“Now the prince is to be married to the beautiful daughter of the neighboring king!” it was said. “That’s why he is outfitting such a splendid ship.” But the little mermaid shook her head and laughed. She knew the prince’s thoughts much better than any of the others.

“I have to go,” he had told her. “I have to see the princess. My parents demand it, but they would not force me to bring her home as my bride. I cannot love her! She does not resemble the beautiful maiden in the temple, as you do.” And he kissed her red mouth, played with her long hair, and laid his head on her heart, which dreamt of human happiness and an immortal soul.

They stood on the magnificent ship that was to take him to the neighbouring king’s lands, and he told her about the storms, the depths, and the strange creatures who lived there. She smiled at his stories. She knew the bottom of the sea better than anyone else.

In the gentle moonlight, when all but the helmsman were asleep, she sat on the ship’s railing and stared down through the clear water. She thought she could see her father’s palace. At the top, her old grandmother stood with the silver crown on her head, staring up through the strong currents towards the ship’s keel.

Then her sisters rose above the water. They stared at her and wrung their white hands. She waved at them, smiled, and wished she could tell them she was happy. But the ship’s boy approached her, and her sisters dove down.

The next morning the ship sailed into the harbour of the neighbouring king’s magnificent city. Bells rang in the temples, trumpets sang from the towers, and the heralds waved their banners.

Each day brought a new festivity. Balls and banquets followed one after another, but the princess was nowhere to be seen. She was travelling from a holy temple in a distant land, they said, where she was learning all the sacred virtues.

At last, she arrived.

Chapter Thirteen: The Princess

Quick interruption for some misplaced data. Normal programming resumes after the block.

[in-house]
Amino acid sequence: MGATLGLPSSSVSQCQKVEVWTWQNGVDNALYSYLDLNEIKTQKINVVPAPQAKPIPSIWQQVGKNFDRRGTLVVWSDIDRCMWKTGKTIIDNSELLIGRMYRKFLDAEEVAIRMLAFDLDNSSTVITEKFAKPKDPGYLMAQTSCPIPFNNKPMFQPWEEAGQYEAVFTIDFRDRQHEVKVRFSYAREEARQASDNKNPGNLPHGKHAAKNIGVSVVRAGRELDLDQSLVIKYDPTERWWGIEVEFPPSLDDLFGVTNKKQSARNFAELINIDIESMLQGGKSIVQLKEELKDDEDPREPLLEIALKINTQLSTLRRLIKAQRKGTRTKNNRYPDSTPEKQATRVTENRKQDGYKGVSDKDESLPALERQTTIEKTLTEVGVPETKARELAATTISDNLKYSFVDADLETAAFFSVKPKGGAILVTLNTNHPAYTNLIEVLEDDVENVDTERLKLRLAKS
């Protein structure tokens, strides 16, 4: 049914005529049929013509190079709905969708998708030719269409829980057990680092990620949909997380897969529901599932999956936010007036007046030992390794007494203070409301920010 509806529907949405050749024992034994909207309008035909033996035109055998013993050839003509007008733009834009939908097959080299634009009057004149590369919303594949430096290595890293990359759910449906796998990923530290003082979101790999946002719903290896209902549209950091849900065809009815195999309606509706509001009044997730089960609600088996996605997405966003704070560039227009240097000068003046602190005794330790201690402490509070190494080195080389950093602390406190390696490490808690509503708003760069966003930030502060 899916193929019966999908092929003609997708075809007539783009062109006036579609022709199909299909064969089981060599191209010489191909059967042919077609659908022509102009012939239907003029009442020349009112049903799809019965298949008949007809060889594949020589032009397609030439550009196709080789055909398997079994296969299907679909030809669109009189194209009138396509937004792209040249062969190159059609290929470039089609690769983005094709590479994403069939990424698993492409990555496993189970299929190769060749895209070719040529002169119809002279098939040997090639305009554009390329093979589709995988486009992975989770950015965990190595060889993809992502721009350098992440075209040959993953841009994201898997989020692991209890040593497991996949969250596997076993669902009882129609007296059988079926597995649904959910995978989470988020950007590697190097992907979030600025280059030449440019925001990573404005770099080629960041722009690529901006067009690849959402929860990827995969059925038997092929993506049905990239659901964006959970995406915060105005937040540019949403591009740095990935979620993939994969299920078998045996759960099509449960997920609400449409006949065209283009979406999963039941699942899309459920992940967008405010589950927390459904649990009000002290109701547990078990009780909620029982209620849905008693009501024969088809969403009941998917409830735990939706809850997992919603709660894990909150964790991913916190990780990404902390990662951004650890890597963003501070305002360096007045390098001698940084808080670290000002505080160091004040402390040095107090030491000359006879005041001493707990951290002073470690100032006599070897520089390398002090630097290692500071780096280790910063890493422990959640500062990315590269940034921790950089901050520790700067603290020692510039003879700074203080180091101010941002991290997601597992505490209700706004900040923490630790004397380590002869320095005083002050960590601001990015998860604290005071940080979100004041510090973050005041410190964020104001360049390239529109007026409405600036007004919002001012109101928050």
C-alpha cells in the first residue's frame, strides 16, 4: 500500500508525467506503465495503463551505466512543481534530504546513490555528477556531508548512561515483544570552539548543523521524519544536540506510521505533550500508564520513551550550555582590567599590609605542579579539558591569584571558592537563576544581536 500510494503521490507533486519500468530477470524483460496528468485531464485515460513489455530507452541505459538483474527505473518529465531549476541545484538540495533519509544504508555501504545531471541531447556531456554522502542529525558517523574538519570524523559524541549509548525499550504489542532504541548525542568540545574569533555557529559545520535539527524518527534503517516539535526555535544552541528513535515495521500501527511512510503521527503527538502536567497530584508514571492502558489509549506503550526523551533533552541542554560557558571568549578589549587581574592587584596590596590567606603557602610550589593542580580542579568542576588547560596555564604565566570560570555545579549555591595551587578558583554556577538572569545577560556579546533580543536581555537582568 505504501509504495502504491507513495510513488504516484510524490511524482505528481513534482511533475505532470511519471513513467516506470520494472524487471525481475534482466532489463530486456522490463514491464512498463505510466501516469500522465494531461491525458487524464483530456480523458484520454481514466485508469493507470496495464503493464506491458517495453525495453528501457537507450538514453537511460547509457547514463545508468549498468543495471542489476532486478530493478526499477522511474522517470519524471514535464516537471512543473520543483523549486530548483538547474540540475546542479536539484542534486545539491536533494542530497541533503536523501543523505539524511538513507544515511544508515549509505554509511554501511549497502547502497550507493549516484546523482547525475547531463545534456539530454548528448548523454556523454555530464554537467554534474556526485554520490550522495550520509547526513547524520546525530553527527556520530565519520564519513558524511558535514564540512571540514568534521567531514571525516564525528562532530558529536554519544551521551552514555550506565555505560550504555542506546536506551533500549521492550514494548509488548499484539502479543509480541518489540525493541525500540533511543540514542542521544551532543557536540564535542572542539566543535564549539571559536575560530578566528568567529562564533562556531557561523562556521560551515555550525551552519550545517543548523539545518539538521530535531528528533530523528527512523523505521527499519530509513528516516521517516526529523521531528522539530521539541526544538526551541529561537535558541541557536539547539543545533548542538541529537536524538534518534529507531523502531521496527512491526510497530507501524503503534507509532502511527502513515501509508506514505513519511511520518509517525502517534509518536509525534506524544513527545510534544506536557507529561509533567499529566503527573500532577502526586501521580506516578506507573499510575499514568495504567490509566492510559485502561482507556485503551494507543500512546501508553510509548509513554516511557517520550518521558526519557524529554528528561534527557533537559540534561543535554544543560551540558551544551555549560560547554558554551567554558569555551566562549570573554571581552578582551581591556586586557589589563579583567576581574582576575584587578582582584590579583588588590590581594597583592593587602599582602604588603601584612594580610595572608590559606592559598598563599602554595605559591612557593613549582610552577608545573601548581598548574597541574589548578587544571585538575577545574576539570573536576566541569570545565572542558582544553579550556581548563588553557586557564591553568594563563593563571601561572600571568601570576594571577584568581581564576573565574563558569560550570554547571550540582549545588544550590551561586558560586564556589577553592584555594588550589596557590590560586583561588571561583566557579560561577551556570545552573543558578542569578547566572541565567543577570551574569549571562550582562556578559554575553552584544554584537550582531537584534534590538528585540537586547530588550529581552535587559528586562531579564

The little mermaid stared as the princess made her entrance. She had never seen a more beautiful figure. Her skin was so delicate and pure, and behind the long dark eyelashes smiled a pair of dark blue faithful eyes.

“It’s you,” said the prince, “you who saved me when I lay like a corpse on the coast!” And he wrapped the princess in his arms. “Oh, I am too happy!” he said to the little mermaid. “All that I had never dared to hope for has been fulfilled!”

The little mermaid kissed his hand, and she felt as if her heart was already breaking. His wedding morning would bring her death. At sunrise, she would be nothing more than foam on the sea.

The temple bells rang once more, banners flew, and heralds rode through the streets singing the news of the betrothal. On every altar burned fragrant oil in silver lamps. The clerics swung censers, and the bride and groom gave each other their hands and received the bishop’s blessing.

The little mermaid, dressed in silk and gold, held the bride’s train, but her ears did not hear the festive music, and her eyes did not see the holy ceremony. Instead, she thought of all she had sacrificed, only to die alone.

That evening, the bride and groom boarded the ship. Cannons roared, flags fluttered in the gentle breeze, and in the middle of the ship, a splendid tent of gold and purple had been erected with the most splendid cushions, where the bridal couple was to sleep in the cool, calm night.

The sails swelled in the wind, and the ship glided smoothly over the clear sea.

Chapter Fourteen: The Honeymoon

When darkness fell, colourful lamps were lit, and the sailors danced merry dances on deck. It reminded the little mermaid of the first time she emerged from the sea and saw the same splendour and joy.

She whirled herself into the dance, light as a swallow, and everyone applauded her admiringly. Never had she danced so wonderfully. It cut like sharp knives into her delicate feet, but she did not feel it. She only felt her heart breaking.